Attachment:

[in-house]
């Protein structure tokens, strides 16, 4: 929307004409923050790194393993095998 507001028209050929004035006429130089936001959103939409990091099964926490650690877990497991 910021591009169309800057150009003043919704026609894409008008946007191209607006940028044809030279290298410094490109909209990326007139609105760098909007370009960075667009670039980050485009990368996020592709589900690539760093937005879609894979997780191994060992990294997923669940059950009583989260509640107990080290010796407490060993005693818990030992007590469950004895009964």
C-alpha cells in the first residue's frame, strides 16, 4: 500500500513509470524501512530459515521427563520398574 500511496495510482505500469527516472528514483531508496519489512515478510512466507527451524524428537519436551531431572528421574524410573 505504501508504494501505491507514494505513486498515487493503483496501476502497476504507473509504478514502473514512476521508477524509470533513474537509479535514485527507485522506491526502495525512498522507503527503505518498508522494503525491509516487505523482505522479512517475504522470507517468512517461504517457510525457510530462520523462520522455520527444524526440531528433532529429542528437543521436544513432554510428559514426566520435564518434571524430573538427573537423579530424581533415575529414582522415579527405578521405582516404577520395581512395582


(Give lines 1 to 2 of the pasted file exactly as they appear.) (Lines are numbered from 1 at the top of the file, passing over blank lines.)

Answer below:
[in-house]
């Protein structure tokens, strides 16, 4: 929307004409923050790194393993095998 507001028209050929004035006429130089936001959103939409990091099964926490650690877990497991 910021591009169309800057150009003043919704026609894409008008946007191209607006940028044809030279290298410094490109909209990326007139609105760098909007370009960075667009670039980050485009990368996020592709589900690539760093937005879609894979997780191994060992990294997923669940059950009583989260509640107990080290010796407490060993005693818990030992007590469950004895009964």